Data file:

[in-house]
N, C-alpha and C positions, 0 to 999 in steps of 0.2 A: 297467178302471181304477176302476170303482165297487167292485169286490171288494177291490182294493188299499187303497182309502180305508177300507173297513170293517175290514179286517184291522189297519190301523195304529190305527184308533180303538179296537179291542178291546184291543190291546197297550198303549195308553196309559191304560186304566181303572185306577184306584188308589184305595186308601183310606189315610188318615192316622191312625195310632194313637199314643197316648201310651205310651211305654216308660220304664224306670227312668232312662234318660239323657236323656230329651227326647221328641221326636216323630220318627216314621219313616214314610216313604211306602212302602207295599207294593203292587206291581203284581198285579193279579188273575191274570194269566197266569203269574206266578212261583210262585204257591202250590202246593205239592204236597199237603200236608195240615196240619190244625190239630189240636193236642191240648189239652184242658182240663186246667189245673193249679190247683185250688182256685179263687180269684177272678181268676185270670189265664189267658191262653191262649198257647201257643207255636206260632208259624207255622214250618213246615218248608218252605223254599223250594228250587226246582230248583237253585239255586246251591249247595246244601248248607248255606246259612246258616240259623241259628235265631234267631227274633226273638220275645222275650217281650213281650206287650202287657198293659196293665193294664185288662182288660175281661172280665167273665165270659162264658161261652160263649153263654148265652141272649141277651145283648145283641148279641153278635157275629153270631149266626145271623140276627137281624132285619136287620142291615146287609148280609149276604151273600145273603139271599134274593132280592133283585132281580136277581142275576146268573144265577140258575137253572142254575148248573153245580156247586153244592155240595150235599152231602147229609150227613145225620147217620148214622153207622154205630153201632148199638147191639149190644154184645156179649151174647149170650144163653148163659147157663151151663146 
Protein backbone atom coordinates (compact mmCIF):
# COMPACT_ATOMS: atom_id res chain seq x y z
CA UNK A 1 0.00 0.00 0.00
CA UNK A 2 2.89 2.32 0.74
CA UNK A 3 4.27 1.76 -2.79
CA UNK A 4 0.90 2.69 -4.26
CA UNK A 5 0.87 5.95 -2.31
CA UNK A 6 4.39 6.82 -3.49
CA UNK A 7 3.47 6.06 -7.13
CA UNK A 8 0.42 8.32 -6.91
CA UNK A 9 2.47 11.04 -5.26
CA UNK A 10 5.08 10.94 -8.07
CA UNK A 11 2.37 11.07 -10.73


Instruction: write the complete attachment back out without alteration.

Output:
[in-house]
N, C-alpha and C positions, 0 to 999 in steps of 0.2 A: 297467178302471181304477176302476170303482165297487167292485169286490171288494177291490182294493188299499187303497182309502180305508177300507173297513170293517175290514179286517184291522189297519190301523195304529190305527184308533180303538179296537179291542178291546184291543190291546197297550198303549195308553196309559191304560186304566181303572185306577184306584188308589184305595186308601183310606189315610188318615192316622191312625195310632194313637199314643197316648201310651205310651211305654216308660220304664224306670227312668232312662234318660239323657236323656230329651227326647221328641221326636216323630220318627216314621219313616214314610216313604211306602212302602207295599207294593203292587206291581203284581198285579193279579188273575191274570194269566197266569203269574206266578212261583210262585204257591202250590202246593205239592204236597199237603200236608195240615196240619190244625190239630189240636193236642191240648189239652184242658182240663186246667189245673193249679190247683185250688182256685179263687180269684177272678181268676185270670189265664189267658191262653191262649198257647201257643207255636206260632208259624207255622214250618213246615218248608218252605223254599223250594228250587226246582230248583237253585239255586246251591249247595246244601248248607248255606246259612246258616240259623241259628235265631234267631227274633226273638220275645222275650217281650213281650206287650202287657198293659196293665193294664185288662182288660175281661172280665167273665165270659162264658161261652160263649153263654148265652141272649141277651145283648145283641148279641153278635157275629153270631149266626145271623140276627137281624132285619136287620142291615146287609148280609149276604151273600145273603139271599134274593132280592133283585132281580136277581142275576146268573144265577140258575137253572142254575148248573153245580156247586153244592155240595150235599152231602147229609150227613145225620147217620148214622153207622154205630153201632148199638147191639149190644154184645156179649151174647149170650144163653148163659147157663151151663146 
Protein backbone atom coordinates (compact mmCIF):
# COMPACT_ATOMS: atom_id res chain seq x y z
CA UNK A 1 0.00 0.00 0.00
CA UNK A 2 2.89 2.32 0.74
CA UNK A 3 4.27 1.76 -2.79
CA UNK A 4 0.90 2.69 -4.26
CA UNK A 5 0.87 5.95 -2.31
CA UNK A 6 4.39 6.82 -3.49
CA UNK A 7 3.47 6.06 -7.13
CA UNK A 8 0.42 8.32 -6.91
CA UNK A 9 2.47 11.04 -5.26
CA UNK A 10 5.08 10.94 -8.07
CA UNK A 11 2.37 11.07 -10.73